Huge thumbs downs -- Pembroke school district voters nix two capital improvement propositions
Unified Vision 2020 -- the proposed capital improvement plan for Pembroke Central School District -- was "soundly defeated" by the majority of those who voted on it yesterday, according to Superintendent Matthew Calderón.
There were two propositions for consideration, with Prop. 1 having to pass in order for the second one to be viable. There were 1,543 voters who cast ballots in the high school library on them and they both failed.
The cost estimate for Prop. 1 was $38,505,000 and for Prop. 2 it was $10,915,000.
Proposition 1 had 196 "Yes" votes and 1,340 "No" votes, and seven blank ballots were turned in.
Proposition 2 had 249 "Yes" votes and 1,283 "No" votes and 11 blank ballots were turned in.
"We will analyze the results of the exit poll survey and decide what our next steps are after that," Calderón wrote in an email to The Batavian.
The huge thumbs down came despite three years of public input, planning and meetings that involved more than 1,000 people and stakeholder groups as well as 17 design concepts.
Prop. 1 called for: consolidating students into two buildings, with the reconfiguration of grades in each school -- UPK-5, 6-8, 9-12 -- and a clear separation between the middle school and the high school; building a separate gymnasium for the high school; expanding spectator seating space in the existing pool area; improvement to celebration space for performing arts; making facilities compliant with the Americans with Disabilities Act and up to mandated health and safety standards; replacing the bus fuel tank and adding an in-ground vehicle lift at the bus garage.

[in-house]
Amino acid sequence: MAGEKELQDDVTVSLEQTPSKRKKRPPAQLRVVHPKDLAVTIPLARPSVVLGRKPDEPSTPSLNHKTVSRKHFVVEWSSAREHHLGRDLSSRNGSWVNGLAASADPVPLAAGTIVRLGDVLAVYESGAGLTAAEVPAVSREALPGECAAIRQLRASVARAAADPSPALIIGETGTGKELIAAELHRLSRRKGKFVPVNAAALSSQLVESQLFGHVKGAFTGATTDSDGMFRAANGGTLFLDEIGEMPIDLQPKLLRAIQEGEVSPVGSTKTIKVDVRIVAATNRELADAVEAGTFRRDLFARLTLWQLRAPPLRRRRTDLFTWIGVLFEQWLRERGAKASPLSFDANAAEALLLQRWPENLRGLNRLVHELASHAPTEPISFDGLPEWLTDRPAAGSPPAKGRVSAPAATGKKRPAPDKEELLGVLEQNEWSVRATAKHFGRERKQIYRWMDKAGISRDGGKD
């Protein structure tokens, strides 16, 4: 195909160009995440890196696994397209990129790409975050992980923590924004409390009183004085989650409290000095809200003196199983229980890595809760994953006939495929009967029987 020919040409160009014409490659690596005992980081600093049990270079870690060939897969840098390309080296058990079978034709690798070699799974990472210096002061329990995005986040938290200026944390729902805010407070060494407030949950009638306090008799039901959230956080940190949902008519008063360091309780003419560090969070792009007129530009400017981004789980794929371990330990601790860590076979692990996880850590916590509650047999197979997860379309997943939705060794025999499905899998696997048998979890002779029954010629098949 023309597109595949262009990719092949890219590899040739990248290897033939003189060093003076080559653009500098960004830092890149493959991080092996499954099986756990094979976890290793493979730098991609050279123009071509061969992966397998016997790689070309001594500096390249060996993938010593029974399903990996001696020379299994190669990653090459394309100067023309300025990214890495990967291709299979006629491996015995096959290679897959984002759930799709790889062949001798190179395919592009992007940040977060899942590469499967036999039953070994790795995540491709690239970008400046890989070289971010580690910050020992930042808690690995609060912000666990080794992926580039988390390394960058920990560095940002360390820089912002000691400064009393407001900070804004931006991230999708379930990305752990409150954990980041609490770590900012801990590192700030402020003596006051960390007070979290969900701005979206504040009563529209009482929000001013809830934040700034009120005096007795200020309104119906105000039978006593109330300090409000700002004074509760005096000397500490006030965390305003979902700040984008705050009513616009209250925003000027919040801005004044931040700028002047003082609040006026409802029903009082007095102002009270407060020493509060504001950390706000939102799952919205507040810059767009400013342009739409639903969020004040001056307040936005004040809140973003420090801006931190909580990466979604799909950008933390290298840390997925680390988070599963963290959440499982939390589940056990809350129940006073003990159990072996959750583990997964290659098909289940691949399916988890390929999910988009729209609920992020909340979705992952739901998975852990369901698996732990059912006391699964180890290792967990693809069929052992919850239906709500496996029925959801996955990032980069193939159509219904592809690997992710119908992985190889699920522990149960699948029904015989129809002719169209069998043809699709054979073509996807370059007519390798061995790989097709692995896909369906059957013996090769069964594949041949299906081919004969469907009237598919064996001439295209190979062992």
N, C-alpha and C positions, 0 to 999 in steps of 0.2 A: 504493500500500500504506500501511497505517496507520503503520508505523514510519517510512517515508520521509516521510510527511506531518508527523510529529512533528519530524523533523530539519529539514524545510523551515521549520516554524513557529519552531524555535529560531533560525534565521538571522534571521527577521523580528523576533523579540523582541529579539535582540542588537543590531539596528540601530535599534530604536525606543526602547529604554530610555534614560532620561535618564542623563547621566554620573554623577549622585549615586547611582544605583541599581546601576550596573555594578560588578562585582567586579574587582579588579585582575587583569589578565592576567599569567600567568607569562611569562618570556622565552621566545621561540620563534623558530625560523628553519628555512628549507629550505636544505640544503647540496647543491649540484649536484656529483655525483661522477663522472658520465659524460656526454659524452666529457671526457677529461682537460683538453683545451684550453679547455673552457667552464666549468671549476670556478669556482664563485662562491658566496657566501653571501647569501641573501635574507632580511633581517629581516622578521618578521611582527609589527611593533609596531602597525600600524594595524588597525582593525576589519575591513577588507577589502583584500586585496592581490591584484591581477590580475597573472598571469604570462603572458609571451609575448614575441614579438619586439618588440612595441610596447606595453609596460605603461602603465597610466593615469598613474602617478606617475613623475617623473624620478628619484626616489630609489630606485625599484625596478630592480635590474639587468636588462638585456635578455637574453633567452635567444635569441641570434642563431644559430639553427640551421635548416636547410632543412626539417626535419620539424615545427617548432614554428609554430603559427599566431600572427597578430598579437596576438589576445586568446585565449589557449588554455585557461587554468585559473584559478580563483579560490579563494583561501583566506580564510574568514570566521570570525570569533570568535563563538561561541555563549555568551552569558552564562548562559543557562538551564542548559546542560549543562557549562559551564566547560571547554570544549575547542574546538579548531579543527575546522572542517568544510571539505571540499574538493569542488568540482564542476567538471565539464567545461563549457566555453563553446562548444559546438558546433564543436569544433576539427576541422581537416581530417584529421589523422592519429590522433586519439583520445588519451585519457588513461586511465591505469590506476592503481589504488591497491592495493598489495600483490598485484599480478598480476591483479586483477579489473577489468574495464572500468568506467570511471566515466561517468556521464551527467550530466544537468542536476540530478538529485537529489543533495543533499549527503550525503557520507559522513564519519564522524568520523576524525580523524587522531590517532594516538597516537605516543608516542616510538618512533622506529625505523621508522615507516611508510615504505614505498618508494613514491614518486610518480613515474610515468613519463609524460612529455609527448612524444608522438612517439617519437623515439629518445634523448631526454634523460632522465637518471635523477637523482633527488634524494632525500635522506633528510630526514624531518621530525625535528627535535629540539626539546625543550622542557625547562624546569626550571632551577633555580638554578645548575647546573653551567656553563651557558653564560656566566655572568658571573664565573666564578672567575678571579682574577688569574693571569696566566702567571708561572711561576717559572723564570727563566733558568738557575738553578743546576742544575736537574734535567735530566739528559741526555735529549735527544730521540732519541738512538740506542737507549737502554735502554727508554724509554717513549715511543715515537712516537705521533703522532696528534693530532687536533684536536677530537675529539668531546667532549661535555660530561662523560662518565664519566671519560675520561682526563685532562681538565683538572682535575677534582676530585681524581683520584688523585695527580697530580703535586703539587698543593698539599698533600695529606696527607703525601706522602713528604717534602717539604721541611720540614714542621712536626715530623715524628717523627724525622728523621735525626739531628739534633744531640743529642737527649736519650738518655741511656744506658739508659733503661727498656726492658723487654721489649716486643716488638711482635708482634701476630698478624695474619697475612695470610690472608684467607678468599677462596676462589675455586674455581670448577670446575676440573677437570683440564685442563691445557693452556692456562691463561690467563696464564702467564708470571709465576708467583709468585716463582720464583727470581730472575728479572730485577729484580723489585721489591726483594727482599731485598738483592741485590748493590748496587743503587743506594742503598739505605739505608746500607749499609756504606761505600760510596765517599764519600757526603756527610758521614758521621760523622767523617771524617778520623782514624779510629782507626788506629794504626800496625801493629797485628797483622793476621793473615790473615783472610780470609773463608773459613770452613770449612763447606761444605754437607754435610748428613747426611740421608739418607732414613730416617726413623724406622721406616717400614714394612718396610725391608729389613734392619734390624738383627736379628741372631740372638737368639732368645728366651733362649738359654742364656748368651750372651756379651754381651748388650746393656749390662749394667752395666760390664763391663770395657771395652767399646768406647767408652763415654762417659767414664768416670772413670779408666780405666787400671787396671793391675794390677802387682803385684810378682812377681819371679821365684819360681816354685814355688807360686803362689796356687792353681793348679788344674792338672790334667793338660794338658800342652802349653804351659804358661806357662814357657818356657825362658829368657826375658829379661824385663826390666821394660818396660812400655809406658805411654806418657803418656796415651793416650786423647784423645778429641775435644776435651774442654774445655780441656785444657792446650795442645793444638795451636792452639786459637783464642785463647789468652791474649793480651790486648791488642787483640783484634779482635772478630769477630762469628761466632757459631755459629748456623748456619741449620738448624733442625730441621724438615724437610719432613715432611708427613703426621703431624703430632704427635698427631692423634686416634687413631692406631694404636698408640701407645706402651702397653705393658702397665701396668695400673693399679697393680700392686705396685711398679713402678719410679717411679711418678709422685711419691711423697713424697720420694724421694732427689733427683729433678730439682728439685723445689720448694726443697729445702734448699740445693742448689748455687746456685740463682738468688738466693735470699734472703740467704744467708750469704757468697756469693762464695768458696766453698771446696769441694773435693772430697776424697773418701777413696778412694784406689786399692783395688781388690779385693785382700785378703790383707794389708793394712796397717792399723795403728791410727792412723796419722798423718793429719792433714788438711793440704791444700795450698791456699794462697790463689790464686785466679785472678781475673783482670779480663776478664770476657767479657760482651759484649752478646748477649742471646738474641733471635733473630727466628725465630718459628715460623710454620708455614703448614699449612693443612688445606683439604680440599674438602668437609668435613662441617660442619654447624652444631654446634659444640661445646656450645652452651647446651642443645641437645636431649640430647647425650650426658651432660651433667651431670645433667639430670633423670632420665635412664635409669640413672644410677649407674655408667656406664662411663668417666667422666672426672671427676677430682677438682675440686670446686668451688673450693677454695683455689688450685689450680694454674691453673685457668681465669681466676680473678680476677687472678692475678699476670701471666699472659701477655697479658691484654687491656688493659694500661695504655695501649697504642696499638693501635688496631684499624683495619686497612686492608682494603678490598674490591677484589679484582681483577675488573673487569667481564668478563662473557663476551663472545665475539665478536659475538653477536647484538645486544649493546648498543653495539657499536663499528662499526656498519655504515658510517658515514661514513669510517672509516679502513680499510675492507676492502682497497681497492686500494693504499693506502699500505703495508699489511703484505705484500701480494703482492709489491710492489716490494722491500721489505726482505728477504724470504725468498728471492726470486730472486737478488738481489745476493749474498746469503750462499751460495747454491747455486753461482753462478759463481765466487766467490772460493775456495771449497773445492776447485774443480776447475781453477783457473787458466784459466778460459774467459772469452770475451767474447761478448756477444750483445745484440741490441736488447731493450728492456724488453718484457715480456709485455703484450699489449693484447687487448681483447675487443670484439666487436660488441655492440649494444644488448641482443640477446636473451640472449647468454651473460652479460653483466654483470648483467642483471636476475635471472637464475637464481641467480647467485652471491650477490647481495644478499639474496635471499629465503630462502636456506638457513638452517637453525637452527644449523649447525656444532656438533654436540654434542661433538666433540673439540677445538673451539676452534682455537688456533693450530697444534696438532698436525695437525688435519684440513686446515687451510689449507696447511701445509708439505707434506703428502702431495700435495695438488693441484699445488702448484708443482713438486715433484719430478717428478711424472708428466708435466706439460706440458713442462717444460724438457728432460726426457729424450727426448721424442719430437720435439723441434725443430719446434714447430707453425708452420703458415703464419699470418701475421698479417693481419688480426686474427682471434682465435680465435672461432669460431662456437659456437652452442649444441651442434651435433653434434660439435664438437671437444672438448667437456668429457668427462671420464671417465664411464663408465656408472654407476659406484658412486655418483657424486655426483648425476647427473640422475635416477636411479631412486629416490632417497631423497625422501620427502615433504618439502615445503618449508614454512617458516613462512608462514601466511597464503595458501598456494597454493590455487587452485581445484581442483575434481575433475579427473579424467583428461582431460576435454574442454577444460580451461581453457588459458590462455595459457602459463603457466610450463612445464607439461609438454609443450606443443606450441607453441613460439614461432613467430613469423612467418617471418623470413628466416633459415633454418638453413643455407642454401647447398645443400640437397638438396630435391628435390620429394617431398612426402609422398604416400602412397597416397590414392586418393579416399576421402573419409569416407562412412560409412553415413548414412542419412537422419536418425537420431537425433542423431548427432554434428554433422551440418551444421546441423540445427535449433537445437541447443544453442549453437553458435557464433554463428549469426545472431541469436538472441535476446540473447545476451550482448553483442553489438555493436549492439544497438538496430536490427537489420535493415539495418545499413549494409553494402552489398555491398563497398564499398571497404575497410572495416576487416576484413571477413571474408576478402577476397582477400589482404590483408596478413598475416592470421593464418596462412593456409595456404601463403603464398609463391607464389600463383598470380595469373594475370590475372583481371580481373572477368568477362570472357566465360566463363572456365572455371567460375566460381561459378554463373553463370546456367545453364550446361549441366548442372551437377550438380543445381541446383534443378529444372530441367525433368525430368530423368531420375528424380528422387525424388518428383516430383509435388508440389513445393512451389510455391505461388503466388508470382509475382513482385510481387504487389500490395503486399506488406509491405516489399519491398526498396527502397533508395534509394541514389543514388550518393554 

Prop. 2 would've created an improved and expanded pool for use by students as well as the public, plus storage space and seating.
The total price tag of $49,420,000 was to be paid for with $4.9 million from the district's capital reserve and 17-year State Aid funding bonds.
For homeowners with Basic STAR, the combined cost for Prop. 1 and Prop. 2 for a home assessed at $150,000 would have been $386 a year, and $262 for homeowners with Senior STAR.
If only Prop. 1 passed -- since Prop. 2 was only passable by voters if OK'd Prop. 1 -- the cost for homeowners with property assessed at $150,000 would have been $251 annually with Basic STAR, and $170 annually with Senior STAR.
The School Tax Relief (STAR) program provides eligible homeowners in New York State whose annual income is less than $500,000 with relief on their property taxes (you receive a check in the mail from the State's Tax Department to apply to your school taxes).
Early on, the "overwhelming consensus" in the district was to consolidate three school campuses into one -- at an estimated cost of $120 million, an expensive option that was deemed unfeasible.
According to the school board, building maintenance and restoration items that were included in the proposed project are still necessary but will now have to be done "without the benefit of state financial aid."
Large asset preservation work "will need to be funded within the district's annual budget process, with local taxpayers bearing the full cost" and as a result of the mandated upgrades, envisioned improvements to the academic program, which also require funding, will have to "be postponed," according to the school board.